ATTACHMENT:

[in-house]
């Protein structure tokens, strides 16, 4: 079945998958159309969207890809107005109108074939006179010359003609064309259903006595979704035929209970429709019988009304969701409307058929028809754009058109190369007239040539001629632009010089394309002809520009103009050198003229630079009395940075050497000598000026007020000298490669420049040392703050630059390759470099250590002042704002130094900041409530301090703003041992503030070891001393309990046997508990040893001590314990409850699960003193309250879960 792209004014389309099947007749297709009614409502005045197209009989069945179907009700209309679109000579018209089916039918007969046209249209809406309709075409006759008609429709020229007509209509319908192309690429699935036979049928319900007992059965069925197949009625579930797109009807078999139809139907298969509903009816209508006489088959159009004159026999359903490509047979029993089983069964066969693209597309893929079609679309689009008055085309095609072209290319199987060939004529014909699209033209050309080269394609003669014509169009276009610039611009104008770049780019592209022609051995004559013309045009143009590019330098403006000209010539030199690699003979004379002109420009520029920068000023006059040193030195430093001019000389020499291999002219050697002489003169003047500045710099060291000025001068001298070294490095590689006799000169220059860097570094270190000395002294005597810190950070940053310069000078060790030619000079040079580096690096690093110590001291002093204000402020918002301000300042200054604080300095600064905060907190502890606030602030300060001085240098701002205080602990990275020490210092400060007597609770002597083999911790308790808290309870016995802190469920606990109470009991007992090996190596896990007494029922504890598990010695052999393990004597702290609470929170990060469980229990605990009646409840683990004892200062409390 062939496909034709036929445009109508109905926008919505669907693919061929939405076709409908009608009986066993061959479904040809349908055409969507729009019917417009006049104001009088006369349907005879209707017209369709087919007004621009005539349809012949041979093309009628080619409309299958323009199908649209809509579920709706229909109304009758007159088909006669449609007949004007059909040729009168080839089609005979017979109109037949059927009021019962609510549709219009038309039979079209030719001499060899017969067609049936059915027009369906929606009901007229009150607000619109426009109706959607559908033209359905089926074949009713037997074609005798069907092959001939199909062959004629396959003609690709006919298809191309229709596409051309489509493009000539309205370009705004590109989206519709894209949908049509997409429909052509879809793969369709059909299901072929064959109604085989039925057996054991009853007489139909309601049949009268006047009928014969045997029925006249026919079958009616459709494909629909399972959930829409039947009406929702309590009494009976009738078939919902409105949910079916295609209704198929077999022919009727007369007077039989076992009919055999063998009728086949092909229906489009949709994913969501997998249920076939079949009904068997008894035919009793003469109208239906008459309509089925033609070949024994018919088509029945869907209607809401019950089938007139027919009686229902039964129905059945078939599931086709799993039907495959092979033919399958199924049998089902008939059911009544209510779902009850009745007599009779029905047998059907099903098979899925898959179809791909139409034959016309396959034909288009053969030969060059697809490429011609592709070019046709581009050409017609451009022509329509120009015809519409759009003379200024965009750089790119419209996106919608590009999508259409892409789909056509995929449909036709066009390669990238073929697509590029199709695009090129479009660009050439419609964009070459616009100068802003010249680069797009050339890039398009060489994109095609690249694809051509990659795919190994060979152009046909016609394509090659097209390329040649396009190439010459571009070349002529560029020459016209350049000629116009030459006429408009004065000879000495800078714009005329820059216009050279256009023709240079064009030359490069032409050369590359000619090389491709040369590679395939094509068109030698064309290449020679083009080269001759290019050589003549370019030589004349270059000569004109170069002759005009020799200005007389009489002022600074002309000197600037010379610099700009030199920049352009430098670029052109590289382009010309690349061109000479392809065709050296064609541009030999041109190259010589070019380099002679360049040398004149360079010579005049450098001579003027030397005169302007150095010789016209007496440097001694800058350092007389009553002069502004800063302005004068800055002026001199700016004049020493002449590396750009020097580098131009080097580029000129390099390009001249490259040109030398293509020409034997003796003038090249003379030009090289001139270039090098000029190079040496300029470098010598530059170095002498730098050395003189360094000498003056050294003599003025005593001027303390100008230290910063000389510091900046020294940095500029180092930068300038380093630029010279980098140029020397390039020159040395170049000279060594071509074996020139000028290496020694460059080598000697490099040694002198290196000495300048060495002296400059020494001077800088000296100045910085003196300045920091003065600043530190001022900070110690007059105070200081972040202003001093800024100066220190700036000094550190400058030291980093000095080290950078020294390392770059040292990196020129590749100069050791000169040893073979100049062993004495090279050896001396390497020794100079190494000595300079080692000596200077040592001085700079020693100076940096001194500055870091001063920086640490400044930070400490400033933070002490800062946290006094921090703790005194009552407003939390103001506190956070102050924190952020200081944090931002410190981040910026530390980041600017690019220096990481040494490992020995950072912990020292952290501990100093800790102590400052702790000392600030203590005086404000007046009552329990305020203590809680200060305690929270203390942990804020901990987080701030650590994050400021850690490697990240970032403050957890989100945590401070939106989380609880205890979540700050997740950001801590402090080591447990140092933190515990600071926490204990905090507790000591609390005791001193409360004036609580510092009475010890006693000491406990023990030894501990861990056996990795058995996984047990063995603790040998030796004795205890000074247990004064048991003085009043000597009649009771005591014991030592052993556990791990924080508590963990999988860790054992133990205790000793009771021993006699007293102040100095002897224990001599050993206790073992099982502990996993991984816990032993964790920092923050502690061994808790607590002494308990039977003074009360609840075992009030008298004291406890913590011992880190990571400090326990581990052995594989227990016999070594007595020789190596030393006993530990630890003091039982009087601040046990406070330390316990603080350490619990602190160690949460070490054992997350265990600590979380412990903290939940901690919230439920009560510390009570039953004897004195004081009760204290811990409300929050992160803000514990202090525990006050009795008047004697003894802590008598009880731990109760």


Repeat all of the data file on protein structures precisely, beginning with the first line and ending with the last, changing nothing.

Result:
[in-house]
């Protein structure tokens, strides 16, 4: 079945998958159309969207890809107005109108074939006179010359003609064309259903006595979704035929209970429709019988009304969701409307058929028809754009058109190369007239040539001629632009010089394309002809520009103009050198003229630079009395940075050497000598000026007020000298490669420049040392703050630059390759470099250590002042704002130094900041409530301090703003041992503030070891001393309990046997508990040893001590314990409850699960003193309250879960 792209004014389309099947007749297709009614409502005045197209009989069945179907009700209309679109000579018209089916039918007969046209249209809406309709075409006759008609429709020229007509209509319908192309690429699935036979049928319900007992059965069925197949009625579930797109009807078999139809139907298969509903009816209508006489088959159009004159026999359903490509047979029993089983069964066969693209597309893929079609679309689009008055085309095609072209290319199987060939004529014909699209033209050309080269394609003669014509169009276009610039611009104008770049780019592209022609051995004559013309045009143009590019330098403006000209010539030199690699003979004379002109420009520029920068000023006059040193030195430093001019000389020499291999002219050697002489003169003047500045710099060291000025001068001298070294490095590689006799000169220059860097570094270190000395002294005597810190950070940053310069000078060790030619000079040079580096690096690093110590001291002093204000402020918002301000300042200054604080300095600064905060907190502890606030602030300060001085240098701002205080602990990275020490210092400060007597609770002597083999911790308790808290309870016995802190469920606990109470009991007992090996190596896990007494029922504890598990010695052999393990004597702290609470929170990060469980229990605990009646409840683990004892200062409390 062939496909034709036929445009109508109905926008919505669907693919061929939405076709409908009608009986066993061959479904040809349908055409969507729009019917417009006049104001009088006369349907005879209707017209369709087919007004621009005539349809012949041979093309009628080619409309299958323009199908649209809509579920709706229909109304009758007159088909006669449609007949004007059909040729009168080839089609005979017979109109037949059927009021019962609510549709219009038309039979079209030719001499060899017969067609049936059915027009369906929606009901007229009150607000619109426009109706959607559908033209359905089926074949009713037997074609005798069907092959001939199909062959004629396959003609690709006919298809191309229709596409051309489509493009000539309205370009705004590109989206519709894209949908049509997409429909052509879809793969369709059909299901072929064959109604085989039925057996054991009853007489139909309601049949009268006047009928014969045997029925006249026919079958009616459709494909629909399972959930829409039947009406929702309590009494009976009738078939919902409105949910079916295609209704198929077999022919009727007369007077039989076992009919055999063998009728086949092909229906489009949709994913969501997998249920076939079949009904068997008894035919009793003469109208239906008459309509089925033609070949024994018919088509029945869907209607809401019950089938007139027919009686229902039964129905059945078939599931086709799993039907495959092979033919399958199924049998089902008939059911009544209510779902009850009745007599009779029905047998059907099903098979899925898959179809791909139409034959016309396959034909288009053969030969060059697809490429011609592709070019046709581009050409017609451009022509329509120009015809519409759009003379200024965009750089790119419209996106919608590009999508259409892409789909056509995929449909036709066009390669990238073929697509590029199709695009090129479009660009050439419609964009070459616009100068802003010249680069797009050339890039398009060489994109095609690249694809051509990659795919190994060979152009046909016609394509090659097209390329040649396009190439010459571009070349002529560029020459016209350049000629116009030459006429408009004065000879000495800078714009005329820059216009050279256009023709240079064009030359490069032409050369590359000619090389491709040369590679395939094509068109030698064309290449020679083009080269001759290019050589003549370019030589004349270059000569004109170069002759005009020799200005007389009489002022600074002309000197600037010379610099700009030199920049352009430098670029052109590289382009010309690349061109000479392809065709050296064609541009030999041109190259010589070019380099002679360049040398004149360079010579005049450098001579003027030397005169302007150095010789016209007496440097001694800058350092007389009553002069502004800063302005004068800055002026001199700016004049020493002449590396750009020097580098131009080097580029000129390099390009001249490259040109030398293509020409034997003796003038090249003379030009090289001139270039090098000029190079040496300029470098010598530059170095002498730098050395003189360094000498003056050294003599003025005593001027303390100008230290910063000389510091900046020294940095500029180092930068300038380093630029010279980098140029020397390039020159040395170049000279060594071509074996020139000028290496020694460059080598000697490099040694002198290196000495300048060495002296400059020494001077800088000296100045910085003196300045920091003065600043530190001022900070110690007059105070200081972040202003001093800024100066220190700036000094550190400058030291980093000095080290950078020294390392770059040292990196020129590749100069050791000169040893073979100049062993004495090279050896001396390497020794100079190494000595300079080692000596200077040592001085700079020693100076940096001194500055870091001063920086640490400044930070400490400033933070002490800062946290006094921090703790005194009552407003939390103001506190956070102050924190952020200081944090931002410190981040910026530390980041600017690019220096990481040494490992020995950072912990020292952290501990100093800790102590400052702790000392600030203590005086404000007046009552329990305020203590809680200060305690929270203390942990804020901990987080701030650590994050400021850690490697990240970032403050957890989100945590401070939106989380609880205890979540700050997740950001801590402090080591447990140092933190515990600071926490204990905090507790000591609390005791001193409360004036609580510092009475010890006693000491406990023990030894501990861990056996990795058995996984047990063995603790040998030796004795205890000074247990004064048991003085009043000597009649009771005591014991030592052993556990791990924080508590963990999988860790054992133990205790000793009771021993006699007293102040100095002897224990001599050993206790073992099982502990996993991984816990032993964790920092923050502690061994808790607590002494308990039977003074009360609840075992009030008298004291406890913590011992880190990571400090326990581990052995594989227990016999070594007595020789190596030393006993530990630890003091039982009087601040046990406070330390316990603080350490619990602190160690949460070490054992997350265990600590979380412990903290939940901690919230439920009560510390009570039953004897004195004081009760204290811990409300929050992160803000514990202090525990006050009795008047004697003894802590008598009880731990109760």